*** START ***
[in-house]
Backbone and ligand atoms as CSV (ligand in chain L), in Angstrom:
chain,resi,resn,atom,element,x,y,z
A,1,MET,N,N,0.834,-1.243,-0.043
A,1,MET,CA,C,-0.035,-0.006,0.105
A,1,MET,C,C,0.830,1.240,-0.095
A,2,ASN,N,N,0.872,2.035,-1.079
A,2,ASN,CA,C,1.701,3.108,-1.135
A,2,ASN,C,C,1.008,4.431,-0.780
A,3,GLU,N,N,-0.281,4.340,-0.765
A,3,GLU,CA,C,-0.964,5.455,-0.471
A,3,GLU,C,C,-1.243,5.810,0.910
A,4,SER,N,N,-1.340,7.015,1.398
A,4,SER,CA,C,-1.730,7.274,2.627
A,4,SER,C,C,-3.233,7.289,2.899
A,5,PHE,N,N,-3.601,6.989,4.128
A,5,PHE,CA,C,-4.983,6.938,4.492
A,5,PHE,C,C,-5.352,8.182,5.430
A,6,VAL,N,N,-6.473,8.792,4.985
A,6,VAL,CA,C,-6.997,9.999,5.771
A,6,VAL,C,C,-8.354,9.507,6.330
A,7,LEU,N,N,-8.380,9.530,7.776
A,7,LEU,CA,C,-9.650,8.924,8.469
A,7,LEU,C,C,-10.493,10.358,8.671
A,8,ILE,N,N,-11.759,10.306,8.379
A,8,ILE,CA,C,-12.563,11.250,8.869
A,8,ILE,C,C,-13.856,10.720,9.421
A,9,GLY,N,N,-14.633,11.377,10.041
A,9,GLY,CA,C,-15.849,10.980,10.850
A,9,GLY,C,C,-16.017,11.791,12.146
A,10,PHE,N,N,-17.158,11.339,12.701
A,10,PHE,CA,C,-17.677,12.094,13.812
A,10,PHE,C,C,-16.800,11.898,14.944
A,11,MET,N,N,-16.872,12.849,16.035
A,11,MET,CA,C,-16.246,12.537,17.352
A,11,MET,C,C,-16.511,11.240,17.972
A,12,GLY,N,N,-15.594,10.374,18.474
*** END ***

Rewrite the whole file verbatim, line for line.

[in-house]
Backbone and ligand atoms as CSV (ligand in chain L), in Angstrom:
chain,resi,resn,atom,element,x,y,z
A,1,MET,N,N,0.834,-1.243,-0.043
A,1,MET,CA,C,-0.035,-0.006,0.105
A,1,MET,C,C,0.830,1.240,-0.095
A,2,ASN,N,N,0.872,2.035,-1.079
A,2,ASN,CA,C,1.701,3.108,-1.135
A,2,ASN,C,C,1.008,4.431,-0.780
A,3,GLU,N,N,-0.281,4.340,-0.765
A,3,GLU,CA,C,-0.964,5.455,-0.471
A,3,GLU,C,C,-1.243,5.810,0.910
A,4,SER,N,N,-1.340,7.015,1.398
A,4,SER,CA,C,-1.730,7.274,2.627
A,4,SER,C,C,-3.233,7.289,2.899
A,5,PHE,N,N,-3.601,6.989,4.128
A,5,PHE,CA,C,-4.983,6.938,4.492
A,5,PHE,C,C,-5.352,8.182,5.430
A,6,VAL,N,N,-6.473,8.792,4.985
A,6,VAL,CA,C,-6.997,9.999,5.771
A,6,VAL,C,C,-8.354,9.507,6.330
A,7,LEU,N,N,-8.380,9.530,7.776
A,7,LEU,CA,C,-9.650,8.924,8.469
A,7,LEU,C,C,-10.493,10.358,8.671
A,8,ILE,N,N,-11.759,10.306,8.379
A,8,ILE,CA,C,-12.563,11.250,8.869
A,8,ILE,C,C,-13.856,10.720,9.421
A,9,GLY,N,N,-14.633,11.377,10.041
A,9,GLY,CA,C,-15.849,10.980,10.850
A,9,GLY,C,C,-16.017,11.791,12.146
A,10,PHE,N,N,-17.158,11.339,12.701
A,10,PHE,CA,C,-17.677,12.094,13.812
A,10,PHE,C,C,-16.800,11.898,14.944
A,11,MET,N,N,-16.872,12.849,16.035
A,11,MET,CA,C,-16.246,12.537,17.352
A,11,MET,C,C,-16.511,11.240,17.972
A,12,GLY,N,N,-15.594,10.374,18.474